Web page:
40km/h speed limit for Perth CBD

From The West:

The speed limit in the Perth central business district is to be cut to 40km/h to protect pedestrians.

A Main Roads spokeswoman said yesterday the department had recently made an “in principle” agreement with the City of Perth to reduce the speed limit from 50km/h to 40km/h on most CBD roads.

Shopping strips and roads with high pedestrian use across the metropolitan area were also being identified.

Main Roads will soon receive the results of the first year of 40km/h speed limits in Beaufort Street in Mt Lawley and Fitzgerald Street in North Perth and would then decide whether to implement wider speed reductions.

The number of pedestrians killed by vehicles in WA rose sharply last year and accounted for one in seven road deaths, which prompted calls for a review of speed limits in built-up areas.

Of the 193 road fatalities last year, 26 were pedestrians, compared with 19 out of 209 deaths in 2008 and 21 out of 235 fatalities the previous year.

City of Perth chief executive Frank Edwards said the speed limit reduction was designed to increase pedestrian safety and would not affect the flow of traffic greatly.

“Travel times across the city are more directly impacted upon by traffic signals so the journey time impacts drivers would experience will not be significant,” he said.

A timeline for the implementation of the new speed limit had not yet been finalised.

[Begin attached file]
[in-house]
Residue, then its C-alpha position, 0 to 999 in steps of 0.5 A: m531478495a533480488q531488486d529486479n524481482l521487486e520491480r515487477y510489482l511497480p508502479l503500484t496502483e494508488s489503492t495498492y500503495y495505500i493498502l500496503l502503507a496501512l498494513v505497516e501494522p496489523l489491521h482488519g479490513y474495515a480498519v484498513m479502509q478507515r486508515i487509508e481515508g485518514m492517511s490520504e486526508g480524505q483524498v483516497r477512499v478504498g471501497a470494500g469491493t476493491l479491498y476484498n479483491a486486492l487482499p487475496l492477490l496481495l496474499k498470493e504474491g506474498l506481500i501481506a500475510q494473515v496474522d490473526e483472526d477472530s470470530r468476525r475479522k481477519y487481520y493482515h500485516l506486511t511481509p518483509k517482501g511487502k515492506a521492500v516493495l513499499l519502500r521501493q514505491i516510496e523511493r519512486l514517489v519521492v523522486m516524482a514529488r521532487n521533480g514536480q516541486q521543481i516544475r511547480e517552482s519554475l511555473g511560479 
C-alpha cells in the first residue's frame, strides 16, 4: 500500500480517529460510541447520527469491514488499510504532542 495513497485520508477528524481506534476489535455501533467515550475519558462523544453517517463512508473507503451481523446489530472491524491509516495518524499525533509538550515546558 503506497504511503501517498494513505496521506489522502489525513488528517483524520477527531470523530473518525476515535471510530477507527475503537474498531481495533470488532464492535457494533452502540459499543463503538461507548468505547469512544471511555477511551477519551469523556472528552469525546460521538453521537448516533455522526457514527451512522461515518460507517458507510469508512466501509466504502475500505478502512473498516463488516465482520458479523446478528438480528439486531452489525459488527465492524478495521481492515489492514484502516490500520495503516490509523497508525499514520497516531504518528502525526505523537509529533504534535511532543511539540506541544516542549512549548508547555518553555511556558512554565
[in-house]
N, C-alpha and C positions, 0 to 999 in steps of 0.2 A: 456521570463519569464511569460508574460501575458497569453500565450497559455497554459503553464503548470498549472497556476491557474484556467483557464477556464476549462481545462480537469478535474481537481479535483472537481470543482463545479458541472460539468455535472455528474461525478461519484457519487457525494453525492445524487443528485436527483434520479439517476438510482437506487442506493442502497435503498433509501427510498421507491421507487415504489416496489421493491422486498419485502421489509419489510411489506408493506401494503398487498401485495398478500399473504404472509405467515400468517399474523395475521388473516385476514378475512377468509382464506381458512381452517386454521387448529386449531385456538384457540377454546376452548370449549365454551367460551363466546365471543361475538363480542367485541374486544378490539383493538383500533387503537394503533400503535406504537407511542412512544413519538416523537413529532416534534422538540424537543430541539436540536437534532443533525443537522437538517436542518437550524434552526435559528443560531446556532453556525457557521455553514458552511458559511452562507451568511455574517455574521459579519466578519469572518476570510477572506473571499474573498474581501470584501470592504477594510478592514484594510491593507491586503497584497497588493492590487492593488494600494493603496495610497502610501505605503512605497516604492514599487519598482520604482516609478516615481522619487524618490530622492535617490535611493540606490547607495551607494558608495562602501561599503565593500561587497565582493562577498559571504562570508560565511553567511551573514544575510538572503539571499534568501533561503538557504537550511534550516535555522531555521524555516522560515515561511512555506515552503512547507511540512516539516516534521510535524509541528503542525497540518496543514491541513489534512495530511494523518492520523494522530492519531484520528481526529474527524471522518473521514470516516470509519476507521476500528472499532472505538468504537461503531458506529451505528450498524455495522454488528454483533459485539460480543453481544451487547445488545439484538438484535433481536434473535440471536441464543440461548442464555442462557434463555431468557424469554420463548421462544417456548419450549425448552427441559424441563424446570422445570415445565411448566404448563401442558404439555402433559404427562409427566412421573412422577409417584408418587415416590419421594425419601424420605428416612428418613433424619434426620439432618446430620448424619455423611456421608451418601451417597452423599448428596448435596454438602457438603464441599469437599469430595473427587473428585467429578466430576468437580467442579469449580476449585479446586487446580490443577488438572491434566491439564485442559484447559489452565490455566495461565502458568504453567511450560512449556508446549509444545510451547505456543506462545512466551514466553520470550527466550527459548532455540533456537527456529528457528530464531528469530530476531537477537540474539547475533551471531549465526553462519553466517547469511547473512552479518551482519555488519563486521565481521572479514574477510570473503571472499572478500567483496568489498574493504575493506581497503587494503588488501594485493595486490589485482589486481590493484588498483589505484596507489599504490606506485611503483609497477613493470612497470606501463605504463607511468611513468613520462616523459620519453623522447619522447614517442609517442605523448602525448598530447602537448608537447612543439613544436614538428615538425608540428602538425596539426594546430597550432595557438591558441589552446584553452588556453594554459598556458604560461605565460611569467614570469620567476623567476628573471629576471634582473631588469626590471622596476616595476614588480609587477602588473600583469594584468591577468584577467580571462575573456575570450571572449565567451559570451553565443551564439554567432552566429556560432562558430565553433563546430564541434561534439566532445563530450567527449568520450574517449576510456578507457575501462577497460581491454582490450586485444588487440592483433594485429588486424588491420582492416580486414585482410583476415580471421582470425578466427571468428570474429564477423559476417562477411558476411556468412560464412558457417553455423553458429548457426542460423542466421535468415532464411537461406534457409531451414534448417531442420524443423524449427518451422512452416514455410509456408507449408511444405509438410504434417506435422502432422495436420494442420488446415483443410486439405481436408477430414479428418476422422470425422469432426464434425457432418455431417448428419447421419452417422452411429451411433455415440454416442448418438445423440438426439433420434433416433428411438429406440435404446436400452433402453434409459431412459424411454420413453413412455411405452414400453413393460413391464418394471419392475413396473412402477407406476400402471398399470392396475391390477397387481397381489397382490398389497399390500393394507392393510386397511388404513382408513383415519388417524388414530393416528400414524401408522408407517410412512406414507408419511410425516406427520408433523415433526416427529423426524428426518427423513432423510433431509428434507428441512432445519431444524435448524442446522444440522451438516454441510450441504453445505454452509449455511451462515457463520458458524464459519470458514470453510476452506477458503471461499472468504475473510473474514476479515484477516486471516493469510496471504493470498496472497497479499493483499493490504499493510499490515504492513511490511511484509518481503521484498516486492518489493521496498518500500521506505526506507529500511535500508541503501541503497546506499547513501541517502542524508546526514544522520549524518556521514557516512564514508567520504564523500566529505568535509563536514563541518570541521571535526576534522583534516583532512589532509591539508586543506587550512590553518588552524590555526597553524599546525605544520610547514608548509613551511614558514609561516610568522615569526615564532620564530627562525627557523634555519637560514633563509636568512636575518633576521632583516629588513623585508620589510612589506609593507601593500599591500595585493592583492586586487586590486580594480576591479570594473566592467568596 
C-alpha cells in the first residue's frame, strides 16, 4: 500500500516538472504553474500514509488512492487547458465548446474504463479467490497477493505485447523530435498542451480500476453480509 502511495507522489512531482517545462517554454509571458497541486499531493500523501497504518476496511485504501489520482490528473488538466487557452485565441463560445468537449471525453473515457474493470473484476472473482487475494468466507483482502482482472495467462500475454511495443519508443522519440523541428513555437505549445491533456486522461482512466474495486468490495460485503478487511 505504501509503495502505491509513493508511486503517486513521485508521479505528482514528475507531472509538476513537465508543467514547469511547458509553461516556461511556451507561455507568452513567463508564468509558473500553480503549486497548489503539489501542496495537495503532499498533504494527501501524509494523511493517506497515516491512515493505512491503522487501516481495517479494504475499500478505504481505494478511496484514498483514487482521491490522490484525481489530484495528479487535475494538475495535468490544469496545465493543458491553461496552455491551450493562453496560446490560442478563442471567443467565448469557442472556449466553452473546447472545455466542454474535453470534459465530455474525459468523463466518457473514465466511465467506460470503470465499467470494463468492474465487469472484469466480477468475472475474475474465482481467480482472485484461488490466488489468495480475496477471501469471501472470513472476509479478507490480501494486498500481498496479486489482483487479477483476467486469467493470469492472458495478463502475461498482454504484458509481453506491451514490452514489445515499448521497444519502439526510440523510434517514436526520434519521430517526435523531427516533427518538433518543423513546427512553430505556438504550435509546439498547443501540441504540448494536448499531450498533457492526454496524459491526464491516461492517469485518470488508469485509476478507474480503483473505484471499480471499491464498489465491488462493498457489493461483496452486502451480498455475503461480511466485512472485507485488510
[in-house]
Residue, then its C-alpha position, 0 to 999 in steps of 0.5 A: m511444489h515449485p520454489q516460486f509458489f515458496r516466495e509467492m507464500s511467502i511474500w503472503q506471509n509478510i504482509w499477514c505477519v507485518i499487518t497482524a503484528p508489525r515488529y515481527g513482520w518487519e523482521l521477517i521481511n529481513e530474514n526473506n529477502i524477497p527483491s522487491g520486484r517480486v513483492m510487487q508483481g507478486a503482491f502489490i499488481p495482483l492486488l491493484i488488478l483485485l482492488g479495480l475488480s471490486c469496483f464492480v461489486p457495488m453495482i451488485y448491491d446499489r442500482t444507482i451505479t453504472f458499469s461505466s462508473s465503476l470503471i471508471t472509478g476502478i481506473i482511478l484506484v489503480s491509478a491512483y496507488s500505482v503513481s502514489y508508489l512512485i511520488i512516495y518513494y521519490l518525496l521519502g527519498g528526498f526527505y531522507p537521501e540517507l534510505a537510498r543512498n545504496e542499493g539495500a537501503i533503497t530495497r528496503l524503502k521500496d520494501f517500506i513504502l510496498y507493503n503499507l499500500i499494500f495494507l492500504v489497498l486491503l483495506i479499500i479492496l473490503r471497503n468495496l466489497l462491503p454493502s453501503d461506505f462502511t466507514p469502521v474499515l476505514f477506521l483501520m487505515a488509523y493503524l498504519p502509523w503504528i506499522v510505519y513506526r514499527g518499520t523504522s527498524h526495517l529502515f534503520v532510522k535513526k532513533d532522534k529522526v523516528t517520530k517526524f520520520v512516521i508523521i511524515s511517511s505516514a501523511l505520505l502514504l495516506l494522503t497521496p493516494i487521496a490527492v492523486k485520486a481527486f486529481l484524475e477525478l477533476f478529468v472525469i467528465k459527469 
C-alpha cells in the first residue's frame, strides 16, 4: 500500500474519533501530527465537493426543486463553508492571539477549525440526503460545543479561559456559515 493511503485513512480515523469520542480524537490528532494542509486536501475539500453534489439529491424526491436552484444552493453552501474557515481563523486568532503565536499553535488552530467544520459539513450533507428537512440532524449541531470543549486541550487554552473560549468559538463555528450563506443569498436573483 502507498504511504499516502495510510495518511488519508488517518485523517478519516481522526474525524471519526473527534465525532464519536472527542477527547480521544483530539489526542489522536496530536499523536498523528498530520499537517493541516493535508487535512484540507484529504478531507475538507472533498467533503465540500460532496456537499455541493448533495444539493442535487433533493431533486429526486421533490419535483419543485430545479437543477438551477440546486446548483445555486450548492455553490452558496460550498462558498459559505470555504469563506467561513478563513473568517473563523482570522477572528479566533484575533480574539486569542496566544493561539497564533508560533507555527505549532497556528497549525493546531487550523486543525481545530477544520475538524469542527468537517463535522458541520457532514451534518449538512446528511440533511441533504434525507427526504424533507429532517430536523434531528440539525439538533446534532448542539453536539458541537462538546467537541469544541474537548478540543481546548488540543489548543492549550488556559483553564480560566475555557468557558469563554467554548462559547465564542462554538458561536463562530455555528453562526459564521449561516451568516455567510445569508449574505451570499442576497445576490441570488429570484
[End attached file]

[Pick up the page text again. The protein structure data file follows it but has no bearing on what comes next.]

Shadow police minister Margaret Quirk said she supported the speed reduction in the Perth CBD but believed it needed to be reviewed after one year to determine whether it had improved pedestrian safety. “The stats show pedestrian deaths are increasing so we need to look at whether we can save lives by reducing speed limits in busy areas,” she said.

RAC spokesman Matt Brown said speed limit reductions in areas which had high pedestrian activity were supported but wanted to see more detail on the CBD plan.

He said the RAC was not aware of major problems with pedestrian safety in the Perth CBD but believed it was worthwhile to have a trial of the lower speed limit.

“In areas which are very busy with pedestrians, like major shopping precincts where there are also lots of distractions for both pedestrians and drivers, then I think lower speed limits can be appropriate,” Mr Brown said.

“But we are opposed to wider speed limit reductions in areas which are not busy with pedestrians and which could affect the flow of traffic.”

About Roland

I returned to cycling around 5 years ago, when I decided to start commuting by bike to work. I'm now cycling around 13,500km's annually, and love it.